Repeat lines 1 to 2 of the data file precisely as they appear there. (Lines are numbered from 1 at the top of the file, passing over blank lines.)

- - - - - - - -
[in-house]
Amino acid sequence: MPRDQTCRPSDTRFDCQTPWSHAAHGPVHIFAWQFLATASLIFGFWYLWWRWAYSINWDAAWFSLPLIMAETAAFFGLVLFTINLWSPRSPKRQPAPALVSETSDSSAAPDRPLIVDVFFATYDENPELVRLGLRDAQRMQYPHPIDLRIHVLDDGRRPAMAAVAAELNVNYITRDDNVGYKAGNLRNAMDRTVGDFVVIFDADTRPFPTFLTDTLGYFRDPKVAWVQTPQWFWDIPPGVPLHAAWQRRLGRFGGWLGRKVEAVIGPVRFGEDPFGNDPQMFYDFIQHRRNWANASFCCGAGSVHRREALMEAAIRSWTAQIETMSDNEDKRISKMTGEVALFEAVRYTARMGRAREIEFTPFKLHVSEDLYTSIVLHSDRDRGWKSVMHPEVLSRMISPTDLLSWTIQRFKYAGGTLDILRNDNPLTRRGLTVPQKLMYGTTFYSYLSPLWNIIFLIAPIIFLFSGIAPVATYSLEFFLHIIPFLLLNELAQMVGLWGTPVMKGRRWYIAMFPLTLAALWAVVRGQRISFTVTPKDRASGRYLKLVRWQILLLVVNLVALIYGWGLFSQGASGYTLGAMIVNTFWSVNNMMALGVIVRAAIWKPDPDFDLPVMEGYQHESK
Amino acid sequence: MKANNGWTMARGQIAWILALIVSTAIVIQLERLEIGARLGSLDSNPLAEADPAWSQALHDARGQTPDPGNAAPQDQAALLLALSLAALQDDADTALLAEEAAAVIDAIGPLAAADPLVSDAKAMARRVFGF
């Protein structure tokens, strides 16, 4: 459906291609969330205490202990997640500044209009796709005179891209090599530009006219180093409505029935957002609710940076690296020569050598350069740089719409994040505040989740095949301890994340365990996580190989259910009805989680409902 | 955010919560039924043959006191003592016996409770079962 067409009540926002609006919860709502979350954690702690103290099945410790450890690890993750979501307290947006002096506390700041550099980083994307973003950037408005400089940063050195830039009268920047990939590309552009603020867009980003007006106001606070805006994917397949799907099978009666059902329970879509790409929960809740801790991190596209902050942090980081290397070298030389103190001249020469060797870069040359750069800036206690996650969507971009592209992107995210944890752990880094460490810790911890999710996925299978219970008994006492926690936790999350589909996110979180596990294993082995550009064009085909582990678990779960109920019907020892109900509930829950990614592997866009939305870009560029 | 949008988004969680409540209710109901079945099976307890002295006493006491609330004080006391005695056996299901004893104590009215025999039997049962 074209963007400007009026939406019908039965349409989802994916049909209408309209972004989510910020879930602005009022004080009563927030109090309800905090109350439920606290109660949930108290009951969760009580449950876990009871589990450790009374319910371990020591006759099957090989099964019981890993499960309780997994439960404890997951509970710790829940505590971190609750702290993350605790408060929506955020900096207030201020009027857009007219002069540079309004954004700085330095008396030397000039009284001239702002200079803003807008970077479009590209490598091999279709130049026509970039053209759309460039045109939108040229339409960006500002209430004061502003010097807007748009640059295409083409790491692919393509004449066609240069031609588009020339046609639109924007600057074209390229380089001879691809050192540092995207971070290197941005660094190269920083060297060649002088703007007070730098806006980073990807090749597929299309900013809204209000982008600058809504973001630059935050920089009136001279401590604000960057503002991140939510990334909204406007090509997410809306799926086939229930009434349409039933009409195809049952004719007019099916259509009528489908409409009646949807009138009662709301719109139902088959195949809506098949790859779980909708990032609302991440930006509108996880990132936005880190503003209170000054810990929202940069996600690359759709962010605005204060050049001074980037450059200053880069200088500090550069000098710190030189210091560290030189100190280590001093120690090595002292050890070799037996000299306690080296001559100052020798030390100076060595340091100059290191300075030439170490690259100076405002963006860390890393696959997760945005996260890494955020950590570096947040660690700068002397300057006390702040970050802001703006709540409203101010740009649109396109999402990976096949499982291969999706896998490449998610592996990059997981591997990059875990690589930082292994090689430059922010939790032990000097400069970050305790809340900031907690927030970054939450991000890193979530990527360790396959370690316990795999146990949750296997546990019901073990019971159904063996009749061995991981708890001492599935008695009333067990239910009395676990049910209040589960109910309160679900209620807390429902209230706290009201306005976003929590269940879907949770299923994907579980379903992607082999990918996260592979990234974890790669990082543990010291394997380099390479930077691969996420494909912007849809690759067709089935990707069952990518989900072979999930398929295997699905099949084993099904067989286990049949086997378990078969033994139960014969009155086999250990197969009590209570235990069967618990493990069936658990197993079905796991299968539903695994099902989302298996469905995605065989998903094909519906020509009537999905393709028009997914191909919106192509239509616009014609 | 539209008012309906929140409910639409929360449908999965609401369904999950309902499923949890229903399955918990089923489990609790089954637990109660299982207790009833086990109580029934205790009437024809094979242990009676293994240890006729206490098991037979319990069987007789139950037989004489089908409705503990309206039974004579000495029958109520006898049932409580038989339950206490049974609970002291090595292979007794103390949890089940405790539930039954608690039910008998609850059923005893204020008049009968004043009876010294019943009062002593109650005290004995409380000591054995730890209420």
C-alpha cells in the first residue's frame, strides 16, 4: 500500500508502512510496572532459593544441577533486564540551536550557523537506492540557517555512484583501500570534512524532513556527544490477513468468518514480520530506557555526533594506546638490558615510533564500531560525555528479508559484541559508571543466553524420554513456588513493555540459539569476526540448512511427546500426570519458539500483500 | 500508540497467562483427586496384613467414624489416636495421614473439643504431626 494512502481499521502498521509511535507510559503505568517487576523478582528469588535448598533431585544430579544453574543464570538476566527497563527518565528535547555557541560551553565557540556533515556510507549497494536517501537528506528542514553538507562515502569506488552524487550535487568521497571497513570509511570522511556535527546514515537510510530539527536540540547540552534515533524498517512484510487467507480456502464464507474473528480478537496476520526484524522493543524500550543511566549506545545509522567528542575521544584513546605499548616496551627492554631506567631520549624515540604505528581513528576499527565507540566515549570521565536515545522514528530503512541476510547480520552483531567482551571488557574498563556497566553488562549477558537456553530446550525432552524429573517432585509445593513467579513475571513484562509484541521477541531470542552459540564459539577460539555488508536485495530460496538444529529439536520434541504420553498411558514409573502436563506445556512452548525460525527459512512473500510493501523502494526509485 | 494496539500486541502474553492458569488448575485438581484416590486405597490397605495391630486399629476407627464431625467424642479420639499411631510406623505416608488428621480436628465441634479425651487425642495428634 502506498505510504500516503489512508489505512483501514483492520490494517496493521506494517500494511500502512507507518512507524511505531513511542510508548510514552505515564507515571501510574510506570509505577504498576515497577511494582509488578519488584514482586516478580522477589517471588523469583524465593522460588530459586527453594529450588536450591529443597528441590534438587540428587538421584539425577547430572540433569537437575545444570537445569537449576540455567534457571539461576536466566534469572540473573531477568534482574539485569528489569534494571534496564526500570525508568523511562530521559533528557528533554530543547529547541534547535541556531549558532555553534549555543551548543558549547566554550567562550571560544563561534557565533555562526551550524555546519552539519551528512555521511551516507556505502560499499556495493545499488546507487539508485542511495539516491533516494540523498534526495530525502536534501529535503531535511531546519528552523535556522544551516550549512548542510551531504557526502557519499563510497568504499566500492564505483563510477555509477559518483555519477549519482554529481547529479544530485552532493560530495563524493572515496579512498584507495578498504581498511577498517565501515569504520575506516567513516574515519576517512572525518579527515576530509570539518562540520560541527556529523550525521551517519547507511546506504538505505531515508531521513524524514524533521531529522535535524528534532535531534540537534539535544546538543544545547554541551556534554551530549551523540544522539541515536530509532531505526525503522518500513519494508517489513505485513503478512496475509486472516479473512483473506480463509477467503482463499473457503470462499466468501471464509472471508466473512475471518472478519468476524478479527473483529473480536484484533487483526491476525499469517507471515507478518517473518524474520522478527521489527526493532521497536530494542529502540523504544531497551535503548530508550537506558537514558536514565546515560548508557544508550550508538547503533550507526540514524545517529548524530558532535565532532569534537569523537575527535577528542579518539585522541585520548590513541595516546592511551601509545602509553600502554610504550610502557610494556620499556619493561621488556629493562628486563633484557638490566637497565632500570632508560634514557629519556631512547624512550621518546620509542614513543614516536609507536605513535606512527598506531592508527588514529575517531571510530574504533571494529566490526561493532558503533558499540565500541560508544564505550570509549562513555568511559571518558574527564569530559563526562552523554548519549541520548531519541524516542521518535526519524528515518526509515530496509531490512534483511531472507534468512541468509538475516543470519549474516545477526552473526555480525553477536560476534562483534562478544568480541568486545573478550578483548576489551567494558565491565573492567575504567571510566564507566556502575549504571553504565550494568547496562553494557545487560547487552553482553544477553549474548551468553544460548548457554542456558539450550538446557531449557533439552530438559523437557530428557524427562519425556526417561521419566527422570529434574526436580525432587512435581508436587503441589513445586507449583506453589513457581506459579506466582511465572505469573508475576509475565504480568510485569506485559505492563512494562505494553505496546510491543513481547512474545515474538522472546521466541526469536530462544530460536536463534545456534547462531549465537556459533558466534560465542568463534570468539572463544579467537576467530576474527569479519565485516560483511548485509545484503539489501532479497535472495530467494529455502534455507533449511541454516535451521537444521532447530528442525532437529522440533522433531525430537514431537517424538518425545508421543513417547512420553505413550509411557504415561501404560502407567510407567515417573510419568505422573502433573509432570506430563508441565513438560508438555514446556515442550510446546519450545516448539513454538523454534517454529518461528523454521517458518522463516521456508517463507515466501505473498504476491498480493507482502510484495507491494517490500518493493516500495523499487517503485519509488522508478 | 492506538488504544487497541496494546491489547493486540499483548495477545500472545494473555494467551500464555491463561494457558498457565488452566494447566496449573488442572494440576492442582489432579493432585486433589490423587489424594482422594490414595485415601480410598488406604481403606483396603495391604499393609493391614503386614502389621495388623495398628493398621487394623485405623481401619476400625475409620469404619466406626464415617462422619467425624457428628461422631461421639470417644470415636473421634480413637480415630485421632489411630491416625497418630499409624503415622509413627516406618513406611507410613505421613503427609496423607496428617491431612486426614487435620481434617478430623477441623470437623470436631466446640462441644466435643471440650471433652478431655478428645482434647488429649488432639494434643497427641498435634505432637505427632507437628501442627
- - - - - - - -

[in-house]
Amino acid sequence: MPRDQTCRPSDTRFDCQTPWSHAAHGPVHIFAWQFLATASLIFGFWYLWWRWAYSINWDAAWFSLPLIMAETAAFFGLVLFTINLWSPRSPKRQPAPALVSETSDSSAAPDRPLIVDVFFATYDENPELVRLGLRDAQRMQYPHPIDLRIHVLDDGRRPAMAAVAAELNVNYITRDDNVGYKAGNLRNAMDRTVGDFVVIFDADTRPFPTFLTDTLGYFRDPKVAWVQTPQWFWDIPPGVPLHAAWQRRLGRFGGWLGRKVEAVIGPVRFGEDPFGNDPQMFYDFIQHRRNWANASFCCGAGSVHRREALMEAAIRSWTAQIETMSDNEDKRISKMTGEVALFEAVRYTARMGRAREIEFTPFKLHVSEDLYTSIVLHSDRDRGWKSVMHPEVLSRMISPTDLLSWTIQRFKYAGGTLDILRNDNPLTRRGLTVPQKLMYGTTFYSYLSPLWNIIFLIAPIIFLFSGIAPVATYSLEFFLHIIPFLLLNELAQMVGLWGTPVMKGRRWYIAMFPLTLAALWAVVRGQRISFTVTPKDRASGRYLKLVRWQILLLVVNLVALIYGWGLFSQGASGYTLGAMIVNTFWSVNNMMALGVIVRAAIWKPDPDFDLPVMEGYQHESK